The new world of work
Over the last few years, the world of work has undergone a massive transformation. From portfolio careers to teleworking, from the gig-economy to the growth of the start-up culture – how, where and why we work has significantly changed.
While advancements in robotics, Artificial Intelligence and the subsequent need for lifelong learning shouldn’t be understated, one of the biggest shifts impacting the new world of work is generational diversity. As of this year, Generations Y and Z now comprise more than half of the workforce and by 2030 they will comprise two thirds of it. Understanding their preferred way of work is essential for effective engagement.
The engagement equation
The emerging generations are very different to those past. They speak a different language (we call it ‘slanguage’), are more formally educated, and are moving jobs more frequently. Based on the average tenure of someone staying in one role for 2 years and 9 months, a school leaver today will have at least 18 jobs across 6 careers in their lifetime!
So how can leaders respond? Based on our research of the next generation and what they are looking for in the workplace, the emerging generations are looking for three things in their workplace; culture, purpose and impact.
1. Build culture
The emerging generations thrive in an engaging workplace culture. Workplace culture can be defined as the character and personality of your organisation. It’s the unique sum of an organisation’s values, traditions, beliefs, interactions, behaviours and attitudes. Culture is created by the leadership, workplace practices, policies, philosophies, people, mission, vision, values, work environment and communications.
In our research with the emerging generations, 63% of Gen Z say organisational culture and values alignment matters more to them than conditions, earning and salary package
We also found that the top five components they are looking for in a workplace are:
1. Workplace culture (community)
2. Work/life integration (flexibility)
3. Leadership style (accessibility)
4. Job content (variety)
5. Training (employability)
Shorter job tenure and greater mobility is a reality of the workforce today, but this shouldn’t detract leaders from being intentional about the culture that is set.
“Train people well enough so they can leave, treat them well enough so they don’t want to.”
– Richard Branson
Organisations that have an enjoyable, inclusive and engaging workplace culture have a better chance at not only attracting great talent but retaining it as well.
2. Identify your purpose
Many young people today leave jobs not because there is a compelling reason to leave, but because there is no compelling reason to stay.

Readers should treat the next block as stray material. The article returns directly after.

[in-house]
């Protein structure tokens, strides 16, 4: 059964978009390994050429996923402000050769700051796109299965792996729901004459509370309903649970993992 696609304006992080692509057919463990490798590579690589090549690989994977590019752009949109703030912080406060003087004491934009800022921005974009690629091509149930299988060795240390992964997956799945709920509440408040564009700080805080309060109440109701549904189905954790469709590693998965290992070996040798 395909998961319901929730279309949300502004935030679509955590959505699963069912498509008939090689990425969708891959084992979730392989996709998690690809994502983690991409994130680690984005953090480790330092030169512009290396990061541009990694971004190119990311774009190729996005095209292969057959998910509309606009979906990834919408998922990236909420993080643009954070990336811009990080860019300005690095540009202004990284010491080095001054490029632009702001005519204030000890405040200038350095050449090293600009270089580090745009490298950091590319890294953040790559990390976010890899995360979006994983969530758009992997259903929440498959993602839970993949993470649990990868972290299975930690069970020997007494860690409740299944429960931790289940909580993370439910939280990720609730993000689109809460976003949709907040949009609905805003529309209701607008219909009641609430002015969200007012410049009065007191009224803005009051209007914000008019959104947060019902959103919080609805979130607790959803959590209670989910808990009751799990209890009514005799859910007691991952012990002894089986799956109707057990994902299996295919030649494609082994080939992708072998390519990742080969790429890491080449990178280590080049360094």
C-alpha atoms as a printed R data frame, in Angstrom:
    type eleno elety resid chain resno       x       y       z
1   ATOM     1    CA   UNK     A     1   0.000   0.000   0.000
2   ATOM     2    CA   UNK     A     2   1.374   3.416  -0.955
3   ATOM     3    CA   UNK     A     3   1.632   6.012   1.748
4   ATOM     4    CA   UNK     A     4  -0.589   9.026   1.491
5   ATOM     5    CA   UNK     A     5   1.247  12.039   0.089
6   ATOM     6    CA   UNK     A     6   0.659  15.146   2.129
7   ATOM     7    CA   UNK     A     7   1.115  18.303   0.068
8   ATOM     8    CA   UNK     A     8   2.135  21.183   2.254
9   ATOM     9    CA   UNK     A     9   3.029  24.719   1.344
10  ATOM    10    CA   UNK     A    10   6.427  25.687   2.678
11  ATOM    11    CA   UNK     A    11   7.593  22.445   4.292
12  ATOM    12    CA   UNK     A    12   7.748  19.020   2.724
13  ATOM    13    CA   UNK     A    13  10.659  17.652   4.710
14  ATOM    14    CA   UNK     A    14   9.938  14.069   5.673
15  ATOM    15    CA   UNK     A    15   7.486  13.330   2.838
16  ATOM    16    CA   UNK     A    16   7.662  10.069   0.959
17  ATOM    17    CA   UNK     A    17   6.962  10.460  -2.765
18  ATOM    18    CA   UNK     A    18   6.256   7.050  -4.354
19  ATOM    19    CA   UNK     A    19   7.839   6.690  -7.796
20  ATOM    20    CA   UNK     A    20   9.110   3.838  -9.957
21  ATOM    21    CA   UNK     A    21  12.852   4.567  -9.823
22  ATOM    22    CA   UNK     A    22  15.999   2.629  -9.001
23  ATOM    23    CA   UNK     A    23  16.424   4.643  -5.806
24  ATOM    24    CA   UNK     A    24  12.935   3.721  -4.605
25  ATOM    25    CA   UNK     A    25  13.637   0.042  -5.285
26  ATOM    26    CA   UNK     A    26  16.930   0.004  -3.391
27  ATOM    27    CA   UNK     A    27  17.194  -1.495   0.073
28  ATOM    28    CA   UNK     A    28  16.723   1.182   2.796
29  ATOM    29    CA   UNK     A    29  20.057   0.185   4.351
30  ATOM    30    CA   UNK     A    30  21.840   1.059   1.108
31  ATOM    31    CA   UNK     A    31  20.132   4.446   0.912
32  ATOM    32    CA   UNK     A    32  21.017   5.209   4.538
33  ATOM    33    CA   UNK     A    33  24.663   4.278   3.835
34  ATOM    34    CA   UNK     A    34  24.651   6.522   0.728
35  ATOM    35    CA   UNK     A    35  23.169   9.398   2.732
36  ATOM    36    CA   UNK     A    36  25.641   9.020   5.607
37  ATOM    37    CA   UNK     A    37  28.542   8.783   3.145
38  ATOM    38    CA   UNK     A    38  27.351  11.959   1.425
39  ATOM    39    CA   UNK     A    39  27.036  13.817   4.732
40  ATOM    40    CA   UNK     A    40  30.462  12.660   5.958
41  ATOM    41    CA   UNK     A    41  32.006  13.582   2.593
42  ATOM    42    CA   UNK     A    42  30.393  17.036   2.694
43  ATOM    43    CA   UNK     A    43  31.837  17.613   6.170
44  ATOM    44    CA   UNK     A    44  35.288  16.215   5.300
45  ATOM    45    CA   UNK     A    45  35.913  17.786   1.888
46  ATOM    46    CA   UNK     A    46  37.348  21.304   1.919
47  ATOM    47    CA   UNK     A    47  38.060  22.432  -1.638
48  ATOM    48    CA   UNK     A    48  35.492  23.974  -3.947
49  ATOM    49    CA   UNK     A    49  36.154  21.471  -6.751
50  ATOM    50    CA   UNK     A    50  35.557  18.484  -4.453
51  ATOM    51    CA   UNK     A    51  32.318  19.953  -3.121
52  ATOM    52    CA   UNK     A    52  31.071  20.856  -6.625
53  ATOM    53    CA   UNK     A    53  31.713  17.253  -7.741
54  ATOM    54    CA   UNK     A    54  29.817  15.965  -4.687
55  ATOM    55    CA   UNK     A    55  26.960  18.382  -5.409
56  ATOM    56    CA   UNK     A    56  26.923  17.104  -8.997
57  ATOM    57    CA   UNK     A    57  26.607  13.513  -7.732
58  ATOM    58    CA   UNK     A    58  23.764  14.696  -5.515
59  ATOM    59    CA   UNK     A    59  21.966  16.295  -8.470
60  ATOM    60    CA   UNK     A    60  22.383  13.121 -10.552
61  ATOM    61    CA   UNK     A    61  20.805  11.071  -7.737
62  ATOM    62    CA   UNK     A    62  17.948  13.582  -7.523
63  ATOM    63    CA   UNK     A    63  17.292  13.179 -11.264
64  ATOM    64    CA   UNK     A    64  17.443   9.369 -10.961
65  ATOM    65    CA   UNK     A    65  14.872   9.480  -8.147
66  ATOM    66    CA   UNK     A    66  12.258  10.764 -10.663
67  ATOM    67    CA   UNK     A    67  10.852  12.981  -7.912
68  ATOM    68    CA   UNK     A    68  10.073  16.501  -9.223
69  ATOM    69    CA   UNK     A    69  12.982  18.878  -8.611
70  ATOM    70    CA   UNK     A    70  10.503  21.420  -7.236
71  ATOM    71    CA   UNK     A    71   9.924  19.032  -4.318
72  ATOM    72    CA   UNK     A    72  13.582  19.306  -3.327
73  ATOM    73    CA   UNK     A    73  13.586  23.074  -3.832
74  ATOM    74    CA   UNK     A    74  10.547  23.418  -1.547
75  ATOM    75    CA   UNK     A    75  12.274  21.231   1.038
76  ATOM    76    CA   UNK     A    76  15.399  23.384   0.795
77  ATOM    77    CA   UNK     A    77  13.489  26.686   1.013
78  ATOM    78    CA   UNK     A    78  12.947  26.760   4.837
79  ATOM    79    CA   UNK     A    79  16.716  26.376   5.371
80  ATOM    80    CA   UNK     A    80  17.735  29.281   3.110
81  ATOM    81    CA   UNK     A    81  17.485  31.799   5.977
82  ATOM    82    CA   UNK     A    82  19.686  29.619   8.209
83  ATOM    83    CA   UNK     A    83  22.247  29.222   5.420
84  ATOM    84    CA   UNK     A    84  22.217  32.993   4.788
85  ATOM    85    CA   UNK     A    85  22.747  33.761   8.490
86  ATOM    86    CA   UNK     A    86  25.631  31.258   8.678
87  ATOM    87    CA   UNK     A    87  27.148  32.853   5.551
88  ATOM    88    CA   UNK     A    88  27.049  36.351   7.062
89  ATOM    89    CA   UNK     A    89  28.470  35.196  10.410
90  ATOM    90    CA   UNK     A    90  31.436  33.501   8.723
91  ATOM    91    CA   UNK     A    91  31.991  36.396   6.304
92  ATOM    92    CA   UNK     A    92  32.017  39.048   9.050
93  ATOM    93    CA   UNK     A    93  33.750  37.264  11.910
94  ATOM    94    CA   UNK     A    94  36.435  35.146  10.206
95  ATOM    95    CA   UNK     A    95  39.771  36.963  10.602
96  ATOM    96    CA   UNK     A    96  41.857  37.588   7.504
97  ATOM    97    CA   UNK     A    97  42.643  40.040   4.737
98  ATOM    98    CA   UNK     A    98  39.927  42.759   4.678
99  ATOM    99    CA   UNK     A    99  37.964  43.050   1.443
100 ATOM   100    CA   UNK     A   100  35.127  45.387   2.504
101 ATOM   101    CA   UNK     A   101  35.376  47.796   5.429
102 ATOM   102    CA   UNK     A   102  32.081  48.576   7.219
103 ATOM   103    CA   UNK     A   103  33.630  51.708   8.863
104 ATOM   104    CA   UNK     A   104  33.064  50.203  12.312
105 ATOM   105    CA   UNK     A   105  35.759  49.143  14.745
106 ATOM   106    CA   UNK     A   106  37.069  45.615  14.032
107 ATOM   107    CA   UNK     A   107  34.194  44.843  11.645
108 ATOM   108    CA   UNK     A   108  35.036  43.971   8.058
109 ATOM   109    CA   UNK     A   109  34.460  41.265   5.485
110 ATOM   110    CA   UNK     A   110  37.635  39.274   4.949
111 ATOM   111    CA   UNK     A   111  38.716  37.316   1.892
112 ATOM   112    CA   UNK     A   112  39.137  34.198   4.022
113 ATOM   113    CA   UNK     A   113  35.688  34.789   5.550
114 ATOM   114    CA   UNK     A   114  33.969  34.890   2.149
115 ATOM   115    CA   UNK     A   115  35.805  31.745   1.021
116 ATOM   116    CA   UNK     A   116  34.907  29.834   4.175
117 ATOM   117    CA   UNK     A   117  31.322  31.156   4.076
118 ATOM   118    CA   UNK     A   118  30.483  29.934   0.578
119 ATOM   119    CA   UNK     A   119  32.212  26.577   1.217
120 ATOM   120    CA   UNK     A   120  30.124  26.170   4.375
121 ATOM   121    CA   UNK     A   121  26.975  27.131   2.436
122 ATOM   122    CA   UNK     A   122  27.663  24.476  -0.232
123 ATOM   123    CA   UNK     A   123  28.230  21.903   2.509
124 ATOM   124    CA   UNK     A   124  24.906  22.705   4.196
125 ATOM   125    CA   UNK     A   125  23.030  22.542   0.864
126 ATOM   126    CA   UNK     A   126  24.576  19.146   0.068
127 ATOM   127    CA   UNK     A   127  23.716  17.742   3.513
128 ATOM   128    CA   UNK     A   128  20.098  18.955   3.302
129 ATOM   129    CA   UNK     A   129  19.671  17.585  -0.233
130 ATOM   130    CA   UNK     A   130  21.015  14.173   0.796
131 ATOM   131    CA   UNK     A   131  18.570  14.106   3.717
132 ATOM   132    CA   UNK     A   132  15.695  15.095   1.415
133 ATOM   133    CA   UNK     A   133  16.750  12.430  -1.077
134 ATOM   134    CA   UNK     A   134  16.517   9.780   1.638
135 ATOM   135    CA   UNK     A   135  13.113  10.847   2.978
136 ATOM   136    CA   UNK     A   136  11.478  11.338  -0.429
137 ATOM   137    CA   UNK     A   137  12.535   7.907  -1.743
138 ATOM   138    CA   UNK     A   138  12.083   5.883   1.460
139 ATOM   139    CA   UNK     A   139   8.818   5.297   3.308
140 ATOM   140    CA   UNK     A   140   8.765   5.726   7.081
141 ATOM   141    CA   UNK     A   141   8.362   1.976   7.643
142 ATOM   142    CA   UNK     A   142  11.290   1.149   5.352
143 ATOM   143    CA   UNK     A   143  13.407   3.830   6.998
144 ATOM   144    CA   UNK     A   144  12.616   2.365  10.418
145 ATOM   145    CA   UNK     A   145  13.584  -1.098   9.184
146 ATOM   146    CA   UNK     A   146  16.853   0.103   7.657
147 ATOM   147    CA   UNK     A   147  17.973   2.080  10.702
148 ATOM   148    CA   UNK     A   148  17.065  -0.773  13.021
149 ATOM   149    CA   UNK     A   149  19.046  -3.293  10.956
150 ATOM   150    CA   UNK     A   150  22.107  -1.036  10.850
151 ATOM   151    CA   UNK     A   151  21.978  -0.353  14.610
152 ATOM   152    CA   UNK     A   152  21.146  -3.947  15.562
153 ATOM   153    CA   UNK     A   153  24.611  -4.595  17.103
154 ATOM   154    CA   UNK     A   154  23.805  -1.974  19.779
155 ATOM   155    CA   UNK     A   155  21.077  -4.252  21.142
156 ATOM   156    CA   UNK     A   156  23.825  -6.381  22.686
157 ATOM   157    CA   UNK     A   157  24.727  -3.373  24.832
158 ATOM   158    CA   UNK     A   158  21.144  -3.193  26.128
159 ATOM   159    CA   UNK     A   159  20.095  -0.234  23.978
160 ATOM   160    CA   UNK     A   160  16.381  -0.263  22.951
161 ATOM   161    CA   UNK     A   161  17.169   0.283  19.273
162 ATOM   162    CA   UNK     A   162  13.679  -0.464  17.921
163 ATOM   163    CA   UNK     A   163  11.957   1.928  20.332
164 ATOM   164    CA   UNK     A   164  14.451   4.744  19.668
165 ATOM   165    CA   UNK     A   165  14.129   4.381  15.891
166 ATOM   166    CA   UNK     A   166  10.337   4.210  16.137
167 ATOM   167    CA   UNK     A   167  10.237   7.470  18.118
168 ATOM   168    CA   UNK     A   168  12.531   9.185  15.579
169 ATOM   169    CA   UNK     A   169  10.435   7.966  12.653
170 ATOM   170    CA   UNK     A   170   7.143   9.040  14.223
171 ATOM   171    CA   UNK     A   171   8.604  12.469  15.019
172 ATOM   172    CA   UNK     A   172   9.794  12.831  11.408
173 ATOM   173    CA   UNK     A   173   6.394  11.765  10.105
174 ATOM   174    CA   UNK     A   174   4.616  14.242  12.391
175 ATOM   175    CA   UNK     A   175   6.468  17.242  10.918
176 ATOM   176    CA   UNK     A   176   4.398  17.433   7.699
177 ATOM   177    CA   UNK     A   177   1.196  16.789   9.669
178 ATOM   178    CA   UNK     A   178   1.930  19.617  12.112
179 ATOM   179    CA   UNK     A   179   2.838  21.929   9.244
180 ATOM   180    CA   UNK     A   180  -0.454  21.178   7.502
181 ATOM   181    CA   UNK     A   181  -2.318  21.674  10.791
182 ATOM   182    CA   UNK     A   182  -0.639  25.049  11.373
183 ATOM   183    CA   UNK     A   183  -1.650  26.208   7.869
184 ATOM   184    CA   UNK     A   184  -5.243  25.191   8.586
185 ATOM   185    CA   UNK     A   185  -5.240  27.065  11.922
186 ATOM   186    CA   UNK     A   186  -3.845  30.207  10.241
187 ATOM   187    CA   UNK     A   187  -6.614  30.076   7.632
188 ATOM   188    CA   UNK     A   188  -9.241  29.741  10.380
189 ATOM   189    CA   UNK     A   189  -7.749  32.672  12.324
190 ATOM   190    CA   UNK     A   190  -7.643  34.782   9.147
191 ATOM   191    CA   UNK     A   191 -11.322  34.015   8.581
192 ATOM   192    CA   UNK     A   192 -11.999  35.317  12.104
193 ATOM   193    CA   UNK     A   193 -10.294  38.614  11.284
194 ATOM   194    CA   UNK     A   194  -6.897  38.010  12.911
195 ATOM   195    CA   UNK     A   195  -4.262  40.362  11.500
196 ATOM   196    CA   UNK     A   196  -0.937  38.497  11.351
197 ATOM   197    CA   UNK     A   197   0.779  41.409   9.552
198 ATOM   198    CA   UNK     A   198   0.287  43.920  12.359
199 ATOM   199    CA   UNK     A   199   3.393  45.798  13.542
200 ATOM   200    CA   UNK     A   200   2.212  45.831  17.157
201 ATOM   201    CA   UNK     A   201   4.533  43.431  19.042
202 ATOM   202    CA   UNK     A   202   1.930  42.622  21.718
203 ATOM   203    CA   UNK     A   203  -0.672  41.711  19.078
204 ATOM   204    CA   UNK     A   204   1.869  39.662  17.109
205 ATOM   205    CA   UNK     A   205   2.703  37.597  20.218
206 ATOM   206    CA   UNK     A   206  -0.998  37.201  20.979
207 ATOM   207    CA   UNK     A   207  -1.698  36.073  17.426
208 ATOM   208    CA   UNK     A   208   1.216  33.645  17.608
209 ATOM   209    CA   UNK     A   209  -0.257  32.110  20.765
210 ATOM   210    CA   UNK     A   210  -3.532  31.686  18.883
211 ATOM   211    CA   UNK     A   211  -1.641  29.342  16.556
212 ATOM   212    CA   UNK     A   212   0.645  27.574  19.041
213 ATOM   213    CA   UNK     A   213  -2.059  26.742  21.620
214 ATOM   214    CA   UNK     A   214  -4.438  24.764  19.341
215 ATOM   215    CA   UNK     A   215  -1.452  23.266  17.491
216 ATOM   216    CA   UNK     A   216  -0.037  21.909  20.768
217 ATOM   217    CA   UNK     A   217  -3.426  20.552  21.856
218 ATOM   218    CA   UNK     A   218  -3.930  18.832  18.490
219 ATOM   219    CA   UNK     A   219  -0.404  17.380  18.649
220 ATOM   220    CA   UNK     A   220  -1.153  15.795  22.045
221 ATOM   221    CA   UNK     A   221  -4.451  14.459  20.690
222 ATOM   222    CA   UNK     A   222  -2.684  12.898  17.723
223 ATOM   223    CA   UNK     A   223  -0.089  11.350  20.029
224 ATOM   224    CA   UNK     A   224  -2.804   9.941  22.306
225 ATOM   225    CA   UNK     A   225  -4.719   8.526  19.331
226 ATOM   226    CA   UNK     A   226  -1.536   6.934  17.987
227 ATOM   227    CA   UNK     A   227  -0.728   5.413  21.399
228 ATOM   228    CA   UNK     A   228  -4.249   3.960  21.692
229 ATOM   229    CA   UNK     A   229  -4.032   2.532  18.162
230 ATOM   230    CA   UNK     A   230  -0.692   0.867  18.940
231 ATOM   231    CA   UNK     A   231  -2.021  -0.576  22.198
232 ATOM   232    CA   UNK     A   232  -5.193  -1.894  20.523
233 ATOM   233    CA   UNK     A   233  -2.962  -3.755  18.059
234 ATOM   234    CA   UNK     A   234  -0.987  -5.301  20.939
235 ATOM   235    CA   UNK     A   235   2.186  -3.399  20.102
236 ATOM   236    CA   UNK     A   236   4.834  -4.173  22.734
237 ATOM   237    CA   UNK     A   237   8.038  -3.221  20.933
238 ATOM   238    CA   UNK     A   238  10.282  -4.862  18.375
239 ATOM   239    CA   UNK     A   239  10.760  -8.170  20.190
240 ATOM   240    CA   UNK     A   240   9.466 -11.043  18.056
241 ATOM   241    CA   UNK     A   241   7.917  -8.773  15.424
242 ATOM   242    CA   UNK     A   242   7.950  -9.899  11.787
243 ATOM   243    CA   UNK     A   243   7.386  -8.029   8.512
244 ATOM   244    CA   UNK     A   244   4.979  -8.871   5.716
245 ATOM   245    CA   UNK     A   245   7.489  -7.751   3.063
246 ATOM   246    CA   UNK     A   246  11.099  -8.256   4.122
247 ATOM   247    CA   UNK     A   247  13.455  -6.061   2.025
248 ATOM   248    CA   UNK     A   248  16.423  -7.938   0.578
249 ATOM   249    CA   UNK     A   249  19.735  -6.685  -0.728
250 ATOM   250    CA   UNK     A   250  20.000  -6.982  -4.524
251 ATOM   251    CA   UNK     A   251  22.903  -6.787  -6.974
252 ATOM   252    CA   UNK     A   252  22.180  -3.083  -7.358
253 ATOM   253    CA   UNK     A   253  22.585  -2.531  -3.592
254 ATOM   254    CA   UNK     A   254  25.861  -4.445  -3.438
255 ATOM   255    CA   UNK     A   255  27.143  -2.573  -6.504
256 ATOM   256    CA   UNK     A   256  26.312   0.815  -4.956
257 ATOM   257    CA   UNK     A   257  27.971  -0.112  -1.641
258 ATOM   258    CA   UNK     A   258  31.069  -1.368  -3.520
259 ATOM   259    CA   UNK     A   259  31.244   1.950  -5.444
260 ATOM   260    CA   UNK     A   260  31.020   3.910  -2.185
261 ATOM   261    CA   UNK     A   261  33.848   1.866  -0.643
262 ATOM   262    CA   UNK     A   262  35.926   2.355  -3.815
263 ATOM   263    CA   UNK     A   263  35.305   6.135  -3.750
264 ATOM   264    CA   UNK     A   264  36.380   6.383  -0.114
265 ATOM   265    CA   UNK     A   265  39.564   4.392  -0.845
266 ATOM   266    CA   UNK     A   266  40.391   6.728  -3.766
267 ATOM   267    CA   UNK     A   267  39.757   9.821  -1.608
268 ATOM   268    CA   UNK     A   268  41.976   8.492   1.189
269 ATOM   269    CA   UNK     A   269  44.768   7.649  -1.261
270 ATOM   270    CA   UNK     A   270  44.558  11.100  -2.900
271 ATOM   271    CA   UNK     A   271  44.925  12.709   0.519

The next generation are seeking places of employment where they resonate with the values and purpose of the organisation. If the culture is the ‘how’, then purpose is the ‘why’. Organisations who have an engaging purpose, and whose values align with that purpose will be attractive to the next generation of employees.
When looking for a job, the next generation are looking beyond just remuneration and employment conditions. The social aspects – such as opportunities for collaboration, social events, co-working spaces and team building – are given consideration, as are the ‘higher-order drivers’ like the triple bottom line (people, profit and planet), organisational values, career pathways, further study, training and personal development.
3. Measure the impact
In addition to culture and purpose, organisations will do well to measure and celebrate the impact employees are having with their work. Each of us are looking for meaning and significance, and our work is a way to make a difference and have an impact. People want to be challenged in their work, make a contribution and celebrate the wins.
As different sectors seek to attract, recruit and retain this emerging generation of employees, remember that workers today are looking for an engaging workplace, inspiring values which connect with their own, and employment opportunities where they can make a difference.
Leaders who invest in developing staff engagement in their organisation, as well as in the next generation by encouraging, equipping and entrusting them with responsibility will create thriving teams and organisations that others will want to be a part of.
-Ashley Fell, Social Researcher at McCrindle
Ashley Fell is a social researcher and is recognised as a leader in tracking emerging issues and researching social trends. She is a TEDx speaker, regularly delivering keynote presentations and is the Director of Communications at McCrindle, who count among its clients more than 100 of Australia’s largest companies and leading international brands.